Benefits of Collaborative Divorce

Collaborative divorce is worth considering if some or all of these are true for you:

  • You want a civilized, respectful resolution of the issues.
  • You would like to keep open the possibility of friendship with your partner down the road.
  • You and your partner will be co-parenting children together and you want the best co-parenting relationship possible.
  • You want to protect your children from the harm associated with litigated dispute resolution between parents.
  • You and your partner have a circle of friends or extended family in common that you both want to remain connected to.
  • You have ethical or spiritual beliefs that place high value on taking personal responsibility for handling conflicts with integrity.
  • You value privacy in your personal affairs and do not want details of your problems to be available in the public court record.
  • You value control and autonomous decision making and do not want to hand over decisions about restructuring your financial and/or child-rearing arrangements to a stranger (i.e., a judge).
  • You recognize the restricted range of outcomes and "rough justice" generally available in the public court system, and want a more creative and individualized range of choices available to you and your spouse or partner for resolving your issues.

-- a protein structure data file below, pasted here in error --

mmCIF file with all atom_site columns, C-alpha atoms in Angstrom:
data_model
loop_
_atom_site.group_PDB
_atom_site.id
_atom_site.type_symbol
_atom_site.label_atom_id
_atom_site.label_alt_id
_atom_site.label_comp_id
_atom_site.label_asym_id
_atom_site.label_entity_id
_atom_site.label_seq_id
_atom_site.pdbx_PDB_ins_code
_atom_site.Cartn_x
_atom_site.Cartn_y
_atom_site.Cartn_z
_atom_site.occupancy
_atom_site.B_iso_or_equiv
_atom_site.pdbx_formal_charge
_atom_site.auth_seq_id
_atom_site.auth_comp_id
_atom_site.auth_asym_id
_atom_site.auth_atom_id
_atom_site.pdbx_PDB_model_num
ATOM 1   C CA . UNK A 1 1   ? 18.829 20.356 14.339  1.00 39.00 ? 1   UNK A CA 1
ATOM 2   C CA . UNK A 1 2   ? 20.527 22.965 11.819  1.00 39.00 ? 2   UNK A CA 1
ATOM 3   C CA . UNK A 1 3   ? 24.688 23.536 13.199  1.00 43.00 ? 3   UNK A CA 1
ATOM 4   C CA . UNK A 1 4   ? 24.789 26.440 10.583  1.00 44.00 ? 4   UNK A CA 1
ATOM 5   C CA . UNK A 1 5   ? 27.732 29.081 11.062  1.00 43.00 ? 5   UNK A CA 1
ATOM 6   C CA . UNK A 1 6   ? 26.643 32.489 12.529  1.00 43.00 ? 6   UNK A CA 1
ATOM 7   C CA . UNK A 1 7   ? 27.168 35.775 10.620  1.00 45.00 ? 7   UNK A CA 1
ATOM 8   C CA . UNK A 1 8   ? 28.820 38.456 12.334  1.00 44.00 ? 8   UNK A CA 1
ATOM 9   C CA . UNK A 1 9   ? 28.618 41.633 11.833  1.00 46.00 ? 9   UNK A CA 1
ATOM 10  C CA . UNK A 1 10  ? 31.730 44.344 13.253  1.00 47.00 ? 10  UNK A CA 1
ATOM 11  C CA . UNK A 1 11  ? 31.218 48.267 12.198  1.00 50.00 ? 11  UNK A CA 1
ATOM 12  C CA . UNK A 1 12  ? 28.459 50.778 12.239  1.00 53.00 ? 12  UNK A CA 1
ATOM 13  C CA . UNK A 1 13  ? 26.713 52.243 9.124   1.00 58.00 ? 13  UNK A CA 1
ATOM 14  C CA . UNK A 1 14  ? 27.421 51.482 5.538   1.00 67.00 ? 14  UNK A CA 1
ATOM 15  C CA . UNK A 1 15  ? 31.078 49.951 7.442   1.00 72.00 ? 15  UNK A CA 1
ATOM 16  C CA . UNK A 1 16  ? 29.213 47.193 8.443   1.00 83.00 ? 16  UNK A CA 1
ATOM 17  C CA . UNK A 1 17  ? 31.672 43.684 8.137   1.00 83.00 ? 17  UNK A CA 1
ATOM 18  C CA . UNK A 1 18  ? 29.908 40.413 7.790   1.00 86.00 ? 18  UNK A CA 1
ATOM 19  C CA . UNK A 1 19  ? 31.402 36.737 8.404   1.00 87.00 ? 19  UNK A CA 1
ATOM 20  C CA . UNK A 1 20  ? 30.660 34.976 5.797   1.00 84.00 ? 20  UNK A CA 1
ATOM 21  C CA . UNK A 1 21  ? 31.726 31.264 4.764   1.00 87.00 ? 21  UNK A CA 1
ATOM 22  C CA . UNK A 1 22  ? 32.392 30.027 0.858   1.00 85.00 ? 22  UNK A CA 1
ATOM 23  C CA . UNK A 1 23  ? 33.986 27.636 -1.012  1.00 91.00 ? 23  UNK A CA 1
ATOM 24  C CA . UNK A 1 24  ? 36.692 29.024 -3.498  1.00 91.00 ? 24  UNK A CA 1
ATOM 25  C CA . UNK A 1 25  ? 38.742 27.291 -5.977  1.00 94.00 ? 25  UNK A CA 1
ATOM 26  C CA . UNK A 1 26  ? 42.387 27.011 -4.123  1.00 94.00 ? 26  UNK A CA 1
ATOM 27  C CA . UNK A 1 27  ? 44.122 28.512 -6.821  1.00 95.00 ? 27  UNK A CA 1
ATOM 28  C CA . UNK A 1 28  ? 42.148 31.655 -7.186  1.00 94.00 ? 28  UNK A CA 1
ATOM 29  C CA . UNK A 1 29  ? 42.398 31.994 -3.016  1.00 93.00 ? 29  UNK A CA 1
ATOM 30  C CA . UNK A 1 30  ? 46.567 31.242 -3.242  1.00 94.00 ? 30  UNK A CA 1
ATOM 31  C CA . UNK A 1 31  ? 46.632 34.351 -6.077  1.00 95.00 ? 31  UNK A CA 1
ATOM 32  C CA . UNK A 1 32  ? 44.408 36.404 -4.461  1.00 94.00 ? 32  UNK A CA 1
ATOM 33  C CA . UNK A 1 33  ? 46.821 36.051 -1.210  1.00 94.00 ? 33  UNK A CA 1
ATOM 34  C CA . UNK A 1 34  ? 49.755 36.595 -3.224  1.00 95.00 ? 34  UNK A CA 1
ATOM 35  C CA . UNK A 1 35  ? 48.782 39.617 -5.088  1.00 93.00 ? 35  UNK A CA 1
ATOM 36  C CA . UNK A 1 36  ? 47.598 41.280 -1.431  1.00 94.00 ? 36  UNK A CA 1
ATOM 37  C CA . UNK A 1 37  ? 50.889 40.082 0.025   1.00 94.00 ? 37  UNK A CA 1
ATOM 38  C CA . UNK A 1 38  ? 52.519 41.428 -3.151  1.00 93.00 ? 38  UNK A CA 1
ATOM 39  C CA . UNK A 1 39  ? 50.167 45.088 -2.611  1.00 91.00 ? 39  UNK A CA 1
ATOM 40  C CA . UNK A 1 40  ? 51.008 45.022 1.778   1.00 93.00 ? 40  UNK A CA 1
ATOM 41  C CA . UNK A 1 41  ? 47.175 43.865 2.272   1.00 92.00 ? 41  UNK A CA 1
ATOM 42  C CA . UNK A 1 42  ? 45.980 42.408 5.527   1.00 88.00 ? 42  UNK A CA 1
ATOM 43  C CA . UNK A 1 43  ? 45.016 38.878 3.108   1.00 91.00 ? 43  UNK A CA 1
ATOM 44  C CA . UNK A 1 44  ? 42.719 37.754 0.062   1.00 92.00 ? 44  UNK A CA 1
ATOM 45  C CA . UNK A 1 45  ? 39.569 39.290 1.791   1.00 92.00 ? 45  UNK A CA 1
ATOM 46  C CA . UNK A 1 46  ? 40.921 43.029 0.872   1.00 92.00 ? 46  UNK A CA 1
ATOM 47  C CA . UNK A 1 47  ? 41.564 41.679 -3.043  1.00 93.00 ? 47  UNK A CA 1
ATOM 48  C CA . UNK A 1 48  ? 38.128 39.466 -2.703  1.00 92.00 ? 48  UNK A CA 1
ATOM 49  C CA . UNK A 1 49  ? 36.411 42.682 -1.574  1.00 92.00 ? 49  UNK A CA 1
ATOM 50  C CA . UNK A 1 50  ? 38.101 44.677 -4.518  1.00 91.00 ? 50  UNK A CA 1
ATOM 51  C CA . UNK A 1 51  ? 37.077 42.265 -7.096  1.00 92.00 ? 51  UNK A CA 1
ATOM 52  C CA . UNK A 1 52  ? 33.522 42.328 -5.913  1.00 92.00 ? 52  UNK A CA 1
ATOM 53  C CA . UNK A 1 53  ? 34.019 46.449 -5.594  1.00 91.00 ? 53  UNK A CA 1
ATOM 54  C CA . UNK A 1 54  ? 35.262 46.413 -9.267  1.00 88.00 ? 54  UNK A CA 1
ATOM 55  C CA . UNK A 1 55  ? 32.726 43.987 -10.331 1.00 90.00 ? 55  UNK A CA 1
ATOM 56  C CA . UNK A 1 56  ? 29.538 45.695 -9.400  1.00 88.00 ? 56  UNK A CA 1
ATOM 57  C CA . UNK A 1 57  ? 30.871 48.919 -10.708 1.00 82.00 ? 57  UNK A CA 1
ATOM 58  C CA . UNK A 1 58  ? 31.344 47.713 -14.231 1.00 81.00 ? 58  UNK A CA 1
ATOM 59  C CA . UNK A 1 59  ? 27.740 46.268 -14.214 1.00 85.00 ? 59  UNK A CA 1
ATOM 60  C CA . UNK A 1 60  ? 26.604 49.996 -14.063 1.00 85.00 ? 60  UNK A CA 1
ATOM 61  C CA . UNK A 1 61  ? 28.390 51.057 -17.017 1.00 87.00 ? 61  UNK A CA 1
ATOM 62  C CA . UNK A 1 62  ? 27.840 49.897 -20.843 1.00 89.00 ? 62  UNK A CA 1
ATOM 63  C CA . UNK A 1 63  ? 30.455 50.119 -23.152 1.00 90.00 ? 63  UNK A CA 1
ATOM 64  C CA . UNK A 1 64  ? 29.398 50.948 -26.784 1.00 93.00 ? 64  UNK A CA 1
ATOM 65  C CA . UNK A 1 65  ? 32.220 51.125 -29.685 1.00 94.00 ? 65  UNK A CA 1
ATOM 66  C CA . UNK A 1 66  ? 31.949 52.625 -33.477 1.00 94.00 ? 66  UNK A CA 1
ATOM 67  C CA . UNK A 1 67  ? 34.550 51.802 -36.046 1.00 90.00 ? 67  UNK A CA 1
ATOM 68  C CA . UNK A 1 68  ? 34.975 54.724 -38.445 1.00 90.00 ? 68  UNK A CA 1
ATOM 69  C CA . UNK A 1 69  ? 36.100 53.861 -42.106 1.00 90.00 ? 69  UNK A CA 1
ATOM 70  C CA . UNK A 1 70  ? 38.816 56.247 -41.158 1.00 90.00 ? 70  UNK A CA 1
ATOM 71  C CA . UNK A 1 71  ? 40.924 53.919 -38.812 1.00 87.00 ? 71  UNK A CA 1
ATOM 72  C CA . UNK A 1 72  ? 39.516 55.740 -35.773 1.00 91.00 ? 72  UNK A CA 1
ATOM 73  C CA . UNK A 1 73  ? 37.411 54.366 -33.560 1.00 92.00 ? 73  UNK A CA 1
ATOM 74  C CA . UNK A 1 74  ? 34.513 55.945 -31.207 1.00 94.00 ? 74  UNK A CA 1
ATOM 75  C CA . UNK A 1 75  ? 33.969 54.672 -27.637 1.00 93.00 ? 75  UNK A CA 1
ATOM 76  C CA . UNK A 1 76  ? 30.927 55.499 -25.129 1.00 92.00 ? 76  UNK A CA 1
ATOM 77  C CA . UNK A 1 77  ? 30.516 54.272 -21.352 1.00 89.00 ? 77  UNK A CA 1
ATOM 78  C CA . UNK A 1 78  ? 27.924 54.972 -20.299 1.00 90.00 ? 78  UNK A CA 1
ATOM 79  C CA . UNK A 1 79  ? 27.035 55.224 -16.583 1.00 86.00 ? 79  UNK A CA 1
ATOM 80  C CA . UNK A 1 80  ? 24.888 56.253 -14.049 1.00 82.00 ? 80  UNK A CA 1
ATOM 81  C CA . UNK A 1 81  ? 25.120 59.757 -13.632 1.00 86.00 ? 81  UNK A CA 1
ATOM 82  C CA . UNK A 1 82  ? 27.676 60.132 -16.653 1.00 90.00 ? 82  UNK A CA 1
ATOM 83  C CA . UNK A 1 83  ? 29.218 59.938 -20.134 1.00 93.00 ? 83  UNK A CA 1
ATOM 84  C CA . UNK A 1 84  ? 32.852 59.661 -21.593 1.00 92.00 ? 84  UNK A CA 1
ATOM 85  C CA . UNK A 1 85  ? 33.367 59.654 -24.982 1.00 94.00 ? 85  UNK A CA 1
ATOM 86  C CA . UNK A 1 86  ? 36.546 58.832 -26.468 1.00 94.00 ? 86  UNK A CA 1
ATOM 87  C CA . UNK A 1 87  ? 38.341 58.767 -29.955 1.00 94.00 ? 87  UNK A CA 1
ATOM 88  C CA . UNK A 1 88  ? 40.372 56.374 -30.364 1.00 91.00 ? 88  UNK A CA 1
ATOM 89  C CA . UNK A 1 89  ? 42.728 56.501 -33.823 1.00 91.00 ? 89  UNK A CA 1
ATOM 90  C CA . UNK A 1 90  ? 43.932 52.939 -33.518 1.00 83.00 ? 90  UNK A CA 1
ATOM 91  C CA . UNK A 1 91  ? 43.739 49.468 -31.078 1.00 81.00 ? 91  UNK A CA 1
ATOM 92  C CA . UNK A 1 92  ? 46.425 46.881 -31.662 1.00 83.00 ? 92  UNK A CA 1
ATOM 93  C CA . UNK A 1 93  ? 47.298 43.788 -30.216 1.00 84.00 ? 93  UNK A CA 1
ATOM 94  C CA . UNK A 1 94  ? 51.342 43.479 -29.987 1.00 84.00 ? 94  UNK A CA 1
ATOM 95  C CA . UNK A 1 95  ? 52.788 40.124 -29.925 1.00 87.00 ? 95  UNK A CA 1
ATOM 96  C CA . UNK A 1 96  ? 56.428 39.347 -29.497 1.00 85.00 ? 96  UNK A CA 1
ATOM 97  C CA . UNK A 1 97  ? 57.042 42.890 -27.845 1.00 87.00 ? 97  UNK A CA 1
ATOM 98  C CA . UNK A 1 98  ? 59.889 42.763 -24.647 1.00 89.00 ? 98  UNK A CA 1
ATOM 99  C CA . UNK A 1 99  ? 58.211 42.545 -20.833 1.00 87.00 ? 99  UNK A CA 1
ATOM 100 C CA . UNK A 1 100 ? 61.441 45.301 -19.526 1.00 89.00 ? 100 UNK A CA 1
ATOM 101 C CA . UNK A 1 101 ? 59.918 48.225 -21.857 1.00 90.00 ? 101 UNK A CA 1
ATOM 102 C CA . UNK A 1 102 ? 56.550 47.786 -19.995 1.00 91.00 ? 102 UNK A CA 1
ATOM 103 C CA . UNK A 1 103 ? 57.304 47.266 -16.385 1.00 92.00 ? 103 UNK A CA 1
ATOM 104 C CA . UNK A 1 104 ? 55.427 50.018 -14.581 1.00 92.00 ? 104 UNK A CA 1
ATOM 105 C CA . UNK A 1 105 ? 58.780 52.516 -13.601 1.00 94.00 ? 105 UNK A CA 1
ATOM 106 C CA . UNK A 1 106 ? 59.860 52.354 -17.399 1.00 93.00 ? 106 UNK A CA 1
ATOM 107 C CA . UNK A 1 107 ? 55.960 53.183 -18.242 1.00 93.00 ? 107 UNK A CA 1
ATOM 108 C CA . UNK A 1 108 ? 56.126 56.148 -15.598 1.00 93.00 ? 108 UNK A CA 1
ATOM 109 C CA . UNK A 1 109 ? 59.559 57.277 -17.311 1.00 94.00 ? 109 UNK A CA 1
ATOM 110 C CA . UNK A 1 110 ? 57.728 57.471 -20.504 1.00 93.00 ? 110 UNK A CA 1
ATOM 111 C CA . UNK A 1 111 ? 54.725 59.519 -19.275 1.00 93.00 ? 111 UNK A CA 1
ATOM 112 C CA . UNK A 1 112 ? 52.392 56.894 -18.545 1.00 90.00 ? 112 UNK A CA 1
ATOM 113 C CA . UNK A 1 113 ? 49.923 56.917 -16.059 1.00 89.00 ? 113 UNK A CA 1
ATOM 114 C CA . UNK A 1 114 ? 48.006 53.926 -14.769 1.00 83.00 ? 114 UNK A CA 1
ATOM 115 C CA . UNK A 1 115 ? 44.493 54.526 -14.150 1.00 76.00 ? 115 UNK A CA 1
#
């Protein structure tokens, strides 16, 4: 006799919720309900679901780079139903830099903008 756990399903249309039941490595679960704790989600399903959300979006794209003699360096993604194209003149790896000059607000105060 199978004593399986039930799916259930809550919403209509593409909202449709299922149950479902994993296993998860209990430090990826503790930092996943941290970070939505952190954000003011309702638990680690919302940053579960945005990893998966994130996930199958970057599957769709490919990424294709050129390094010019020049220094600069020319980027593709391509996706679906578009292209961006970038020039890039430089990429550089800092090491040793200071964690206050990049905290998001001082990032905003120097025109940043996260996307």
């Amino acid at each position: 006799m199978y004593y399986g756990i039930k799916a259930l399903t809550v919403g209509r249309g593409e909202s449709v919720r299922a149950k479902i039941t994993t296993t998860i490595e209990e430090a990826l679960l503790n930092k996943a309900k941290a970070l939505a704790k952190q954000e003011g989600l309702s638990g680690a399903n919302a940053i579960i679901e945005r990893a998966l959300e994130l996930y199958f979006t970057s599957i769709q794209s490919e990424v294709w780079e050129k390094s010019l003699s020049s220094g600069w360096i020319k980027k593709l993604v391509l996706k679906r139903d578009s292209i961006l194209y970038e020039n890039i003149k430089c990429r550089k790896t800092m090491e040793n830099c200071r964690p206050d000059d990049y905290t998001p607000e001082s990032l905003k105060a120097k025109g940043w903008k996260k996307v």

• You place as much or more value on the relationships that will exist in your restructured family situation as you place on obtaining the maximum possible amount of money for yourself.
  • You understand that conflict resolution with integrity involves not only achieving your own goals but finding a way to achieve the reasonable goals of the other person.
  • You and your spouse will commit your intelligence and energy toward creative problem solving rather than toward recriminations or revenge-fixing the problem rather than fixing blame

 

 

FAQ

Q: What is Collaborative Divorce?
A: Collaborative Divorce is a process for separating or divorcing parties to justly and equitably resolve their differences that avoids the necessity of going to court.

Q: How do I get started?
A: Select an attorney from the list of participating and trained attorneys. She or he will discuss...

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